Tista' taqra bil- Malti.
Studies on environmental issues should no longer be hidden from the Maltese public, the Environment Commission of the Archdiocese of Malta has said.
KA says that the Maltese public ‘deserves greater respect,’ when it comes to environmental issues and that their opinions are ‘valued and respected’ rather that rely on consultant’s views and reports oftentimes carrying more weight than public opinions.
‘Moreover, they should never ignore what the people have to say when decisions are taken, especially if what the consultant says goes against the general public opinion,’ KA explains.
The Commission refers to the production of reports on the feasibility of continued building, the development of the Malta-Gozo tunnel and the Central Link projects, all of whom they either excused continued development or had been approved despite lacking a clear picture of their impact.
KA also pours scorn on the unhealthy focus on selling ‘solutionism’ to the Maltese public, something that would cure projects that come with damaging environmental consequences.
They say that such a focus blinds people from the actual requirement of such a project.
‘Cases in point are the presentation of revised plans for certain projects where the number of floors is decreased, where more access is given to the public, and where landscaping is rendered more conspicuous – a clear attempt at rendering the proposed project apparently more environmentally friendly leading us to forget that the project would still be eating away on our open spaces,’ KA explains.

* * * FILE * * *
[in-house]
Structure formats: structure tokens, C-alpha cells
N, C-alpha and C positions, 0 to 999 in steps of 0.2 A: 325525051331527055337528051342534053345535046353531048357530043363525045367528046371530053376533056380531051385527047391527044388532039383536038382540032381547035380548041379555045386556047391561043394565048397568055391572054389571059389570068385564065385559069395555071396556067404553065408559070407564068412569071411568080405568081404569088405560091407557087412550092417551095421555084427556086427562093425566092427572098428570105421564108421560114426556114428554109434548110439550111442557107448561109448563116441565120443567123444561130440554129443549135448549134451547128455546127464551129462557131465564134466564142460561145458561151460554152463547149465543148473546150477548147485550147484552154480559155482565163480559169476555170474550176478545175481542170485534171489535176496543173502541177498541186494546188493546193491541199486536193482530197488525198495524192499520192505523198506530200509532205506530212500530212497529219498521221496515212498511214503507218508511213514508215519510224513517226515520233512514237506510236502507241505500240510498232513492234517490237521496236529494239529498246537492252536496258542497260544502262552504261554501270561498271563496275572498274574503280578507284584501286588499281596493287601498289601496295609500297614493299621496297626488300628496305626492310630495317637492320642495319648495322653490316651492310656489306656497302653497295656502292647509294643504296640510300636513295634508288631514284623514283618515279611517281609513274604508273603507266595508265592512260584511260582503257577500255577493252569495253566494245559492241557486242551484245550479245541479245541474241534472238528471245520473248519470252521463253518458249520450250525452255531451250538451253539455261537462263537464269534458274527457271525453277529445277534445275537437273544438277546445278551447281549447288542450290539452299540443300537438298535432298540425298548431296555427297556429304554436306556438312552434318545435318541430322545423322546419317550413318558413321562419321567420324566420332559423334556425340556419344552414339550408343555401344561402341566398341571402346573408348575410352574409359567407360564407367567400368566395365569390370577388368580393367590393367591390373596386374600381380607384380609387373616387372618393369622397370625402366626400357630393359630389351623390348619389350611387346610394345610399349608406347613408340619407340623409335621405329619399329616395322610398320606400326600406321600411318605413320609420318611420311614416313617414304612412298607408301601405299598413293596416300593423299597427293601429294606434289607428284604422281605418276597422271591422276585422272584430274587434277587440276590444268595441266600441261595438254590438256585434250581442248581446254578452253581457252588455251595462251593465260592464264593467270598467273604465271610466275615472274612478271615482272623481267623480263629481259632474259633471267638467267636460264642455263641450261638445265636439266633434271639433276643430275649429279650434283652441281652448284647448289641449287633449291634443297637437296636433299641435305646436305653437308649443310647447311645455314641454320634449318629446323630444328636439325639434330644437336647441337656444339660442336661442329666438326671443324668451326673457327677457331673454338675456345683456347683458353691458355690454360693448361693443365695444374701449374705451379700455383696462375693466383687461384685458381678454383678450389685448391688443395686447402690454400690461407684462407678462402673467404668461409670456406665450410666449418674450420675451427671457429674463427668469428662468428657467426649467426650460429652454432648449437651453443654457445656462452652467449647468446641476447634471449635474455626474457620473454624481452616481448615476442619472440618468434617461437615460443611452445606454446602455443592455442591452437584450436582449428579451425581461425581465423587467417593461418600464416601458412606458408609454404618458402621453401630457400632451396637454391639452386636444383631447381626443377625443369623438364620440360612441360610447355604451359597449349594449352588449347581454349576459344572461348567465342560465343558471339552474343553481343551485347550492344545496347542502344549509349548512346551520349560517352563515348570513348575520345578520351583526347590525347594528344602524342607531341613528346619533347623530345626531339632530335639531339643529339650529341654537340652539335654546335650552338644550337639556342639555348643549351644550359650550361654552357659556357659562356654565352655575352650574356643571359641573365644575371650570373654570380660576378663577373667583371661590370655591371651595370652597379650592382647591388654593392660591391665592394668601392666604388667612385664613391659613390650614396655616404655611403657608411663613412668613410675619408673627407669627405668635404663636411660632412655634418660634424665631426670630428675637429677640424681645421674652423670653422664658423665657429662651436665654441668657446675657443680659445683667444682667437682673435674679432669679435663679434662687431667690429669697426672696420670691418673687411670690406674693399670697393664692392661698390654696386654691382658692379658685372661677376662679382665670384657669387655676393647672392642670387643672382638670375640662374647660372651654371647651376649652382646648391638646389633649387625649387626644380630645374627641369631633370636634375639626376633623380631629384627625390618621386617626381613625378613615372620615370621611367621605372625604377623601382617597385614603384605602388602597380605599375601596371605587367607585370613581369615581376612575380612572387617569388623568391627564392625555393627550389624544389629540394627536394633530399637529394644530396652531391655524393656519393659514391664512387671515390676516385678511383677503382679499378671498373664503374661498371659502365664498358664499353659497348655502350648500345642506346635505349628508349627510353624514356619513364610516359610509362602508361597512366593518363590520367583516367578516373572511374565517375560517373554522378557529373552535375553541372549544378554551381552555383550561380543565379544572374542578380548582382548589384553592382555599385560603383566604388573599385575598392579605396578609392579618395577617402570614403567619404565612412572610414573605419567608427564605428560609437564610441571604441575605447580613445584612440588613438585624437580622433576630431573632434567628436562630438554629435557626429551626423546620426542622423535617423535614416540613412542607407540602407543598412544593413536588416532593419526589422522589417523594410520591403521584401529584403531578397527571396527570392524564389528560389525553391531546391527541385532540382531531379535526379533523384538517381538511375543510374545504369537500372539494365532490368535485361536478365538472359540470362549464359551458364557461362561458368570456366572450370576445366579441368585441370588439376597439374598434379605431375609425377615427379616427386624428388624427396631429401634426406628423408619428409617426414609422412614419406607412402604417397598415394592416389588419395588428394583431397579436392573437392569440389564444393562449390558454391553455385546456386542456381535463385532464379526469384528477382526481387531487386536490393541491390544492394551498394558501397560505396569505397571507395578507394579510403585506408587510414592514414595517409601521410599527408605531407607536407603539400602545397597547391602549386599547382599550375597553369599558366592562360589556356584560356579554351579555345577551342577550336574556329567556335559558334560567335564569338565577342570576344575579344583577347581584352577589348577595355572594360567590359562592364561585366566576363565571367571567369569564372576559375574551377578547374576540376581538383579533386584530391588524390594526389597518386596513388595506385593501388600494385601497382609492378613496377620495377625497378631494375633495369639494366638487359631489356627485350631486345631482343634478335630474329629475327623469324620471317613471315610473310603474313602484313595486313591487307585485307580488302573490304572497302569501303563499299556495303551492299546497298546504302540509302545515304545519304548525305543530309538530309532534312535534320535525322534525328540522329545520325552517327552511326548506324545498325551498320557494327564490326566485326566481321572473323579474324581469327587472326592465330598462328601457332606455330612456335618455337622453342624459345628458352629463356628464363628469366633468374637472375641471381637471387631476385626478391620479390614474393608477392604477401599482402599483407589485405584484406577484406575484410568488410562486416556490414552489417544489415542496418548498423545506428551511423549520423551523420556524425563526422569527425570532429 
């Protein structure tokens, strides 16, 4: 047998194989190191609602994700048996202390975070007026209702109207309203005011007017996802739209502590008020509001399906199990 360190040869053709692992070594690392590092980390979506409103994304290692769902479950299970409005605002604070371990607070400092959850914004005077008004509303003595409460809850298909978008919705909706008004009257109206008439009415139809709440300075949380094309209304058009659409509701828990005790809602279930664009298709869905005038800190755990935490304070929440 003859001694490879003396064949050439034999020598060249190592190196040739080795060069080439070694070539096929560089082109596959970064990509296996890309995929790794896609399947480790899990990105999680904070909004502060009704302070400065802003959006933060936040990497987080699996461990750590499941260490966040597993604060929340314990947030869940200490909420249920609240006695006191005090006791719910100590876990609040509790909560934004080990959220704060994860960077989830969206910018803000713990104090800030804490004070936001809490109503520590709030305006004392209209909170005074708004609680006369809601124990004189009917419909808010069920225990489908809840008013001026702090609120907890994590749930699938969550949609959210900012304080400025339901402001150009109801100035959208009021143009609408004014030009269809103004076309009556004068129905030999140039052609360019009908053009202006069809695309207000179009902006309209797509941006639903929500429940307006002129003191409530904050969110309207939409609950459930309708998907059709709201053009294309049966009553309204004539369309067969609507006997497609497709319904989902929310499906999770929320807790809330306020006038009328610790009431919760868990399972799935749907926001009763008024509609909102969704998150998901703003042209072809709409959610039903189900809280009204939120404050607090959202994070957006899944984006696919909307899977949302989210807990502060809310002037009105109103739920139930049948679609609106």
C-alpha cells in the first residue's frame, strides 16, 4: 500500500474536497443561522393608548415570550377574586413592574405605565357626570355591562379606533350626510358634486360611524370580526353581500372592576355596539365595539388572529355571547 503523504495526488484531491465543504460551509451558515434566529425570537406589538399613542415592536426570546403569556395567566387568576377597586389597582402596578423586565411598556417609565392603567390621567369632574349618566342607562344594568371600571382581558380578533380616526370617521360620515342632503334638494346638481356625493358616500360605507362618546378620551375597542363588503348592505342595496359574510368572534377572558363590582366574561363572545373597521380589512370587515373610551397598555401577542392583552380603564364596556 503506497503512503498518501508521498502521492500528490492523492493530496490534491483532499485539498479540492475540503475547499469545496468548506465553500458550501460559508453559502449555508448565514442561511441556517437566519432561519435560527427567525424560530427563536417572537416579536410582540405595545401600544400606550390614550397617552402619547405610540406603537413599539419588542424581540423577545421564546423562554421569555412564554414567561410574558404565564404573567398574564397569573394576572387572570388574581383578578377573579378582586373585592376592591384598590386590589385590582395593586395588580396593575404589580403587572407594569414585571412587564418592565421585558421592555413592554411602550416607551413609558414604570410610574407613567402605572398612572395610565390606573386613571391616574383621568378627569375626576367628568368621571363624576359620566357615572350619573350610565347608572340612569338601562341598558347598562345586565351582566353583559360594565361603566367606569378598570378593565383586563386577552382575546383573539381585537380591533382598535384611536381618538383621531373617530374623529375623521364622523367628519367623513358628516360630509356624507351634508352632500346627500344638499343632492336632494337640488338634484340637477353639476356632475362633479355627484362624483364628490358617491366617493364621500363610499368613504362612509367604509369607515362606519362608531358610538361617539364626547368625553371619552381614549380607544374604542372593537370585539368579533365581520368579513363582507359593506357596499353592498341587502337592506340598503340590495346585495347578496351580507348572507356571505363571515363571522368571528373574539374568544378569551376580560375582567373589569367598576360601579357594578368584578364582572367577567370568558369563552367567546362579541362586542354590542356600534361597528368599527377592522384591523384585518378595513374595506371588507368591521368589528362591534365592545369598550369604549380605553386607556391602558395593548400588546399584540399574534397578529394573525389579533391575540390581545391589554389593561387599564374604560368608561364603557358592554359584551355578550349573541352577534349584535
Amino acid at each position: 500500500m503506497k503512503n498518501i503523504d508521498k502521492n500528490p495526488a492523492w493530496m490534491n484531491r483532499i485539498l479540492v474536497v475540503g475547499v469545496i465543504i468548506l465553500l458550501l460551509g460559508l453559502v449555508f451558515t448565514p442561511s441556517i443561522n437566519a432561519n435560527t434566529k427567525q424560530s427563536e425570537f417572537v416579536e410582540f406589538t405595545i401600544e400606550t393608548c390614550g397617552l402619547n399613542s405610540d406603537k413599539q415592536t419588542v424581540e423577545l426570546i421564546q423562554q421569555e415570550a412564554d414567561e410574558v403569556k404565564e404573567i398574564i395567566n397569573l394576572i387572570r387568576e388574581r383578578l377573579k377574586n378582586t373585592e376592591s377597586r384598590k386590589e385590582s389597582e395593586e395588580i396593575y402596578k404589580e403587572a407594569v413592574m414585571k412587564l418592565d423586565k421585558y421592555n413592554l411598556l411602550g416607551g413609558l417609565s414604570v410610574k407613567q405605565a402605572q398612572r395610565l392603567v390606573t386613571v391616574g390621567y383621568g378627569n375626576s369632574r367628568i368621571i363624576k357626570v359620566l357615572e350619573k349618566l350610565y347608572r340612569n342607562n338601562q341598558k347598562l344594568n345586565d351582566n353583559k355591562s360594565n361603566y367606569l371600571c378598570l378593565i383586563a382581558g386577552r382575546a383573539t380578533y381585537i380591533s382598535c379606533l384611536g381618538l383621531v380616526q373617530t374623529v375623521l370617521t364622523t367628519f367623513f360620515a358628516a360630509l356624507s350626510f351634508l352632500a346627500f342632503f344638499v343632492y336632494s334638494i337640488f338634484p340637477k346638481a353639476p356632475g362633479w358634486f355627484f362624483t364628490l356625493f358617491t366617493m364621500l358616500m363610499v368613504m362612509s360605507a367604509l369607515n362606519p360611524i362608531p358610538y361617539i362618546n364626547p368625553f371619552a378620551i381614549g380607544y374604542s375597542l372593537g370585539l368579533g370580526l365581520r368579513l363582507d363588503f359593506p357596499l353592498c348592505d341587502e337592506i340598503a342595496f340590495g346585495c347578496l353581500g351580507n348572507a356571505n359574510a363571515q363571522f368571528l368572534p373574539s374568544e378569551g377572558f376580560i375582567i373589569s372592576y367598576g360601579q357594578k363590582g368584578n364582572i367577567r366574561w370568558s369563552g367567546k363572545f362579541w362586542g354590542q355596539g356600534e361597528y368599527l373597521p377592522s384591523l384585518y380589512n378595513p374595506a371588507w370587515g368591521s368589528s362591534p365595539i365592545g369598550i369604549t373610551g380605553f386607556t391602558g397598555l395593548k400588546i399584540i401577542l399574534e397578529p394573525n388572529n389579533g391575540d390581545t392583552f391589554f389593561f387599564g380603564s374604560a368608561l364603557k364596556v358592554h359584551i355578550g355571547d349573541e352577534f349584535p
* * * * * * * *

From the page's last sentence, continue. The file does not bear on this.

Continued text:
Nothing doing enough for the environment
The Commission goes further by criticising the authorities for not doing enough to deal with environmental issues, adding that they perceive they are ‘either afraid or are cautious not to irk the electorate (or a particular sector of society).’
KA cites the current delays in the country’s action on stopping the use of plastic containers and packaging, as an example.
Focus on sustainability
In concluding their statements, the KA calls for growth to limited and development to be sustainable and ‘environmental, economic, and social interests,’ to be balanced.